One of the major differences, and I'm surprised you didn't bring this up as it is your current flavor of the day, is PP versus ES scoring.

Mario ES in 01 was 43-18-25-43
Sid ES in 11 was 41-21-25-46

On the PP Mario was 16-16-32, Sid was 10-9-19

Of course Mario had the better PP unit as well, not sure who his linemates where in that year though.

It is really strange that you didn't bring this up though.:sarcasm:

ES scoring is not a "flavour of the month" for me, sorry but it has always been a big factor for me.

And yes I know Sid sits at about 60% of his points at ES but again, that's beside the point.
The point is that Sid has to maintain the high pace he was on for more than just 63 games out of 164.
The biggest difference with Mario is that he DID score at a high rate and much higher previously. He was not hitting a new level of production like Crosby.
Mario more than earned the benefit of the doubt at that level, Crosby has NOT.

Czech Your Math 12-09-2012 05:16 PM

Quote:

Originally Posted by Hardyvan123 (Post 56401335)
Given Sids seasons before and after 11 and his age it's an entirely different context and set of circumstances than Mario's 01 run.

One of the major differences, and I'm surprised you didn't bring this up as it is your current flavor of the day, is PP versus ES scoring.

Mario ES in 01 was 43-18-25-43
Sid ES in 11 was 41-21-25-46

On the PP Mario was 16-16-32, Sid was 10-9-19

Of course Mario had the better PP unit as well, not sure who his linemates where in that year though.

It is really strange that you didn't bring this up though.:sarcasm:

Mario played with Jagr in '01, the only time besides '97 that they steadily played together at ES. He had 3.5 seasons off before that and he never came close to matching that pace again, only playing more than 26 games once after that.

I expect to see Crosby's best in his next 2-3 seasons.

First, 25-28 is a very common age to peak. Some peak earlier, but these are often players who rely heavily on goal scoring and/or speed. Crosby relied more on speed in his first 3 seasons, but after his '08 injury, he has rounded out his game some. He has also become a better goal scorer, but would still be considered more of a playmaker or at least balanced. Some peak later, but these are more the exception among superstar forwards. Selanne's peak seasons were at ages 25-28, and he won the Rocket at 22, but then injuries hampered him. Sakic had his best season at 31, but he had a long prime that started much earlier. Even Espo's prime started in his mid-20s, and it could be argued that in terms of overall effectiveness, he peaked from ~26-30. Forsberg's best season was at 29, but that was after a season off and his prime was 22-30. It's just rare for a player to really hit another level past their mid-20s, unless there's a major change in circumstance, such as Espo or Messier. Speedsters like Bure and Kariya had their best seasons a year or two after missing most of the season.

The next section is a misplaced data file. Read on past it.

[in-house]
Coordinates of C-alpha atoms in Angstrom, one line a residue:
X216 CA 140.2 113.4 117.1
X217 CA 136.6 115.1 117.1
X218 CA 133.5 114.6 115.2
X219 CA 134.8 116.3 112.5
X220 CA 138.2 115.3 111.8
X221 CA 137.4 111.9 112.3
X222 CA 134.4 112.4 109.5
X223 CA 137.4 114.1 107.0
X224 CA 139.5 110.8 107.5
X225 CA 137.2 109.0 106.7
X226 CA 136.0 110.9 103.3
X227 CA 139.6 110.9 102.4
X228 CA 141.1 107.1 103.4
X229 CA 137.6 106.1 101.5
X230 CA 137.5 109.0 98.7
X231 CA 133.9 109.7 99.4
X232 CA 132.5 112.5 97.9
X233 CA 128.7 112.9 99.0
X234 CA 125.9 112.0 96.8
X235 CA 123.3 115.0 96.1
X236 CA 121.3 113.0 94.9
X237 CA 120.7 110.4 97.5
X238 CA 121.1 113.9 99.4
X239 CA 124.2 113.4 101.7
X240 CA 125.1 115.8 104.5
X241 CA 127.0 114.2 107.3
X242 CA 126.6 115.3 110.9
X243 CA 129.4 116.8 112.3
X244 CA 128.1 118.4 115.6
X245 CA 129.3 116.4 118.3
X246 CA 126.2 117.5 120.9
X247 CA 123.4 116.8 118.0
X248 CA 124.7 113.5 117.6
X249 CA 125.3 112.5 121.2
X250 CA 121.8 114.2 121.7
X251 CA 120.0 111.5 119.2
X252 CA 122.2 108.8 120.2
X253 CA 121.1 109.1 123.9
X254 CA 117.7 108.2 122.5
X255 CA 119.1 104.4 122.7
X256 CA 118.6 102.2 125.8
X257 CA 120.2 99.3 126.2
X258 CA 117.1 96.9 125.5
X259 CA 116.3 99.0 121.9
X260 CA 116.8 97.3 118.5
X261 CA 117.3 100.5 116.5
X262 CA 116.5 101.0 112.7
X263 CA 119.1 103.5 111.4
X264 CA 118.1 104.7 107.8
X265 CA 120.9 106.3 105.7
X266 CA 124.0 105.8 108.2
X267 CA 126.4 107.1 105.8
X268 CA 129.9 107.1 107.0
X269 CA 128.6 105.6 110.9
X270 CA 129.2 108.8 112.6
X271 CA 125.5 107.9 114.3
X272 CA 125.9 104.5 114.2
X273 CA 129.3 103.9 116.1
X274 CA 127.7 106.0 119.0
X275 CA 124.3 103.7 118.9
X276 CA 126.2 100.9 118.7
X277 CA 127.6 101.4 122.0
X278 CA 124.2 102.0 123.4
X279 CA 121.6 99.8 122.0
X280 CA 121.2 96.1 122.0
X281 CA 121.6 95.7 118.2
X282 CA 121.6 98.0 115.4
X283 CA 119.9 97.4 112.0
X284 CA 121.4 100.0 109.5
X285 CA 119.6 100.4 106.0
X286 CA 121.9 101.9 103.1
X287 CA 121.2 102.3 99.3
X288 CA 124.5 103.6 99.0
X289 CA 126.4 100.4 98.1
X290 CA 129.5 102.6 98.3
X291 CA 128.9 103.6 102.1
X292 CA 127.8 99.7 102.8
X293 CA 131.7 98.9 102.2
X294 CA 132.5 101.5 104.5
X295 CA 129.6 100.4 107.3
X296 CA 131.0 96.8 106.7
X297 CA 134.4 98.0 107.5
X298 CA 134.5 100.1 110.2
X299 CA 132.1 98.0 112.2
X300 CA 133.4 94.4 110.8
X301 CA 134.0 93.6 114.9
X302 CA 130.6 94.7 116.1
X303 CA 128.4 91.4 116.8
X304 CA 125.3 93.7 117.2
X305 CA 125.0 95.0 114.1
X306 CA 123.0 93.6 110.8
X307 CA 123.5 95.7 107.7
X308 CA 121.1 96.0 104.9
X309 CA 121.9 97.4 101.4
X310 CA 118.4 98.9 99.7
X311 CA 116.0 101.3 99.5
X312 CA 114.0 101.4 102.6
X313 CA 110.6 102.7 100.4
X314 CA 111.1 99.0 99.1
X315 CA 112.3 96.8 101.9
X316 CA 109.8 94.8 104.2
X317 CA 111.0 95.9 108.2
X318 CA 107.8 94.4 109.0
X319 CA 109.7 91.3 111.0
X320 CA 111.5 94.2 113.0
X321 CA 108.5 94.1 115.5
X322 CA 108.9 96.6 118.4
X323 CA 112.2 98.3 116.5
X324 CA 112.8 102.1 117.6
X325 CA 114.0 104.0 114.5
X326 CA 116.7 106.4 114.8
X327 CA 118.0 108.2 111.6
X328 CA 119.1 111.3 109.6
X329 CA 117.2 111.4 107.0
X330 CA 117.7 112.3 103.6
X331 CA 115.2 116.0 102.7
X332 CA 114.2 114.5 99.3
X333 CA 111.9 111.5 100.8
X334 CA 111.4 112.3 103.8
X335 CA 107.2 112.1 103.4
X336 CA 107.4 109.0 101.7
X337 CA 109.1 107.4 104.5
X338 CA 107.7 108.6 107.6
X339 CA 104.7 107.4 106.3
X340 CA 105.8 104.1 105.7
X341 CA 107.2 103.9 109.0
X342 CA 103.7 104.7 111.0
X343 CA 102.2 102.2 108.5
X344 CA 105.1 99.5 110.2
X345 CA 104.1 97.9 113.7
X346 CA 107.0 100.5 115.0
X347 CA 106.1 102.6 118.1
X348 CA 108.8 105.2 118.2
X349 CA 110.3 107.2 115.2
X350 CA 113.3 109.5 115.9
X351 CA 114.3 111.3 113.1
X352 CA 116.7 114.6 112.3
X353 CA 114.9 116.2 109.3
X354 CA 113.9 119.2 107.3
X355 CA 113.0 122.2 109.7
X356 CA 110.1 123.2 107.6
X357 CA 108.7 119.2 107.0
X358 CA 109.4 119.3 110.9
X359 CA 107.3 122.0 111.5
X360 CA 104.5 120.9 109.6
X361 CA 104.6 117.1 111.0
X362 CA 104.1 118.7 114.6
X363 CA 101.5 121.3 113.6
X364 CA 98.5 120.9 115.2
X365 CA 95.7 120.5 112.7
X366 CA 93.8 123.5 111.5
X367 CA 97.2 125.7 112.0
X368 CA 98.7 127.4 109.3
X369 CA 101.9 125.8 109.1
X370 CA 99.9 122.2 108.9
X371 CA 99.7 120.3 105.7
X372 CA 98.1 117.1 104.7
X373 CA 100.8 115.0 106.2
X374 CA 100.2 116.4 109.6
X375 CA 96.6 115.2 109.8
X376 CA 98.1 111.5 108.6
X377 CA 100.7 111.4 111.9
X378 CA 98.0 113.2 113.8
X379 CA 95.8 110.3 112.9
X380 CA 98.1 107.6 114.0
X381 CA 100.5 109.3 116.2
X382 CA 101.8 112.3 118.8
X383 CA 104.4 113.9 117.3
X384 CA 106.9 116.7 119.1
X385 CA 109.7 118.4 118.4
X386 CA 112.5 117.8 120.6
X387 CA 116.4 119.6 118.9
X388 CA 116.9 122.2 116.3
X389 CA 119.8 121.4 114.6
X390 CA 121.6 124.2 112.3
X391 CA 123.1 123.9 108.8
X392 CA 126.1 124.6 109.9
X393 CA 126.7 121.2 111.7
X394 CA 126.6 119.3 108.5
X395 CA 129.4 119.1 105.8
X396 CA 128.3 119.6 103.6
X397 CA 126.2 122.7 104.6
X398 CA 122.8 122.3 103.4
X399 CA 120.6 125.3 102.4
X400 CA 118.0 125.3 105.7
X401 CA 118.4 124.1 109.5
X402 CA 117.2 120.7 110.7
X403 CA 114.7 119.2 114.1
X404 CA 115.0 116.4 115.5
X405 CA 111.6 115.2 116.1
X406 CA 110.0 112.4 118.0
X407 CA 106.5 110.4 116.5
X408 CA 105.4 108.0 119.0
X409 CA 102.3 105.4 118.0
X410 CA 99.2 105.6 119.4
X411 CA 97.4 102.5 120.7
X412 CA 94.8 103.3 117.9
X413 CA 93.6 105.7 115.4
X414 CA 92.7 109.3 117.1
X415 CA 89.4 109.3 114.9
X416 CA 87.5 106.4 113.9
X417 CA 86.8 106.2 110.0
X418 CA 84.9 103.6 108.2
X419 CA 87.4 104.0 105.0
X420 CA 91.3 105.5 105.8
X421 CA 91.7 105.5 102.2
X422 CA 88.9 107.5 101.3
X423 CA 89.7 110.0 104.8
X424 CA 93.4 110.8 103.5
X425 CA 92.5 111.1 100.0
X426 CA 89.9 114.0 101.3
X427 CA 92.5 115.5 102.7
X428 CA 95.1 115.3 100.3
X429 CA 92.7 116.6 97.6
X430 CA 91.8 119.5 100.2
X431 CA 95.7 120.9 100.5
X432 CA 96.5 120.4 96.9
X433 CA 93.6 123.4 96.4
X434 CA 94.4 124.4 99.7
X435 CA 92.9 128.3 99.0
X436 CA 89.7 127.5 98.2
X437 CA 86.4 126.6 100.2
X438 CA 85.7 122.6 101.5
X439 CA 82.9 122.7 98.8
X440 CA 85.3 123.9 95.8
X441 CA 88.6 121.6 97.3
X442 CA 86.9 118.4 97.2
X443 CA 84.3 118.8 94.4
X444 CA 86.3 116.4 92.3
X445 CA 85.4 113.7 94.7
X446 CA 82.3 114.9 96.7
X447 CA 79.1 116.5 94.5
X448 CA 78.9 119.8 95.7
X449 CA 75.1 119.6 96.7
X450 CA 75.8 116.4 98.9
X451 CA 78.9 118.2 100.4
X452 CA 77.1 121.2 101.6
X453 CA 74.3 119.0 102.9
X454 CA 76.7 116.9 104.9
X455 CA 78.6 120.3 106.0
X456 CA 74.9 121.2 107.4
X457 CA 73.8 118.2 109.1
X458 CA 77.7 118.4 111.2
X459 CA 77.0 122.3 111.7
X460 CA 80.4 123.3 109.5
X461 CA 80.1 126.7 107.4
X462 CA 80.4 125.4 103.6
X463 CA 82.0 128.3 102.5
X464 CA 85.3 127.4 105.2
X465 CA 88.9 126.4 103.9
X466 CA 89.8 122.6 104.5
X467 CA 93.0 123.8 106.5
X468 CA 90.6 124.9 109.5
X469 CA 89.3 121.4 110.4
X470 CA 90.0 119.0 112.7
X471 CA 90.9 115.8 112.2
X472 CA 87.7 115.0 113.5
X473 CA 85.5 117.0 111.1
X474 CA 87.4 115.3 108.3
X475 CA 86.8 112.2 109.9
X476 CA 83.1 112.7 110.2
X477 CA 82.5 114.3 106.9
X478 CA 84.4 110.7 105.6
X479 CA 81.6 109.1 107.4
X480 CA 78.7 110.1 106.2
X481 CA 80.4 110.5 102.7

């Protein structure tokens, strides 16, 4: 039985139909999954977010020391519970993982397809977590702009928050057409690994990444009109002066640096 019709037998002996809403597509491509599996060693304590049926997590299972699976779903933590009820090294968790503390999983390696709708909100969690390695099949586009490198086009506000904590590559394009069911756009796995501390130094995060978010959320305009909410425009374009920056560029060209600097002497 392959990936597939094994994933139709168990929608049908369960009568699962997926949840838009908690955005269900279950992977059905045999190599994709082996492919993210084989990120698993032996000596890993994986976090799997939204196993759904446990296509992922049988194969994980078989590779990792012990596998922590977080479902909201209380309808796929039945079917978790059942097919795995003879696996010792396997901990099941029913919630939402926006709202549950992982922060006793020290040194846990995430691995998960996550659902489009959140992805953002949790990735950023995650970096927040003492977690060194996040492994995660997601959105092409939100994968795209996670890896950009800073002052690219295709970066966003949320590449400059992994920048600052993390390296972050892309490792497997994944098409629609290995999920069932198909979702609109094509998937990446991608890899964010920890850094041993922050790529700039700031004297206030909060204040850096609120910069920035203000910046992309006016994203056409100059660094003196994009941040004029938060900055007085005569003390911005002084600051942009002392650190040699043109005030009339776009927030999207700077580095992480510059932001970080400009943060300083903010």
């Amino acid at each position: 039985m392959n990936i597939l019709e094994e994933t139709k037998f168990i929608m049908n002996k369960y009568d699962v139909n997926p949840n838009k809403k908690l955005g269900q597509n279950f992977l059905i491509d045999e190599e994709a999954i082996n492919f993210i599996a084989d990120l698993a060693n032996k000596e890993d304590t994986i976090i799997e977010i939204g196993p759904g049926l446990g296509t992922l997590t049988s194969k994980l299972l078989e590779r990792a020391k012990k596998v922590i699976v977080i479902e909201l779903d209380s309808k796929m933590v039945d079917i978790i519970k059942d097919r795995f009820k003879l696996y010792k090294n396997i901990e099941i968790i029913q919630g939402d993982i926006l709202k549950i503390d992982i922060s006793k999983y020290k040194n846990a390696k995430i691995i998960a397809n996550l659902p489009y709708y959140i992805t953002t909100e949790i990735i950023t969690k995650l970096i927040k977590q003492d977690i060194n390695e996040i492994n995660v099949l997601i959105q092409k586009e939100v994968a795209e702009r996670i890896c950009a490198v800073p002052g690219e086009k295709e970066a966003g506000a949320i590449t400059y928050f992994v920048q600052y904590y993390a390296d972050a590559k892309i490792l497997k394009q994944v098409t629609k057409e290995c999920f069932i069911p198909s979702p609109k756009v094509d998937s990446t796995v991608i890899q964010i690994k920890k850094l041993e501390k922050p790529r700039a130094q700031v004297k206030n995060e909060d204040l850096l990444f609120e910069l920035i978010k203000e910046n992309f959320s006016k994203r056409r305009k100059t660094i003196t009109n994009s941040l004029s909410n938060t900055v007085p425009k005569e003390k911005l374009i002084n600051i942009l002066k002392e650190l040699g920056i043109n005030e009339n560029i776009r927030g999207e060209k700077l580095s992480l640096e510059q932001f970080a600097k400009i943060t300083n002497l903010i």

Second, he will have a lot of rest. He has 69 games, including playoffs, in more than 2.5 years and counting. So it wouldn't surprise me if he peaked in his next couple seasons, especially a shortened season and his first full season. After that, he will face more wear and tear, and start to enter his late 20s. It will be harder to improve a lot from that point, although maybe he gets a better winger or the league changes/enforces the rules and creates a better scoring environment (which wouldn't make him better, but increase his totals). We've seen what a big factor rest has been in achieving peak seasons: Forsberg, Bure, Kariya... and Lindros had his best season in a shortened season.

Because Crosby does rely some on speed, and entered his prime early, and has had trouble with injuries, and will have the most rest he will have (unless injuries plague him further)... I really have to believe that it's very likely he won't get substantially better than he will be in his next couple of seasons.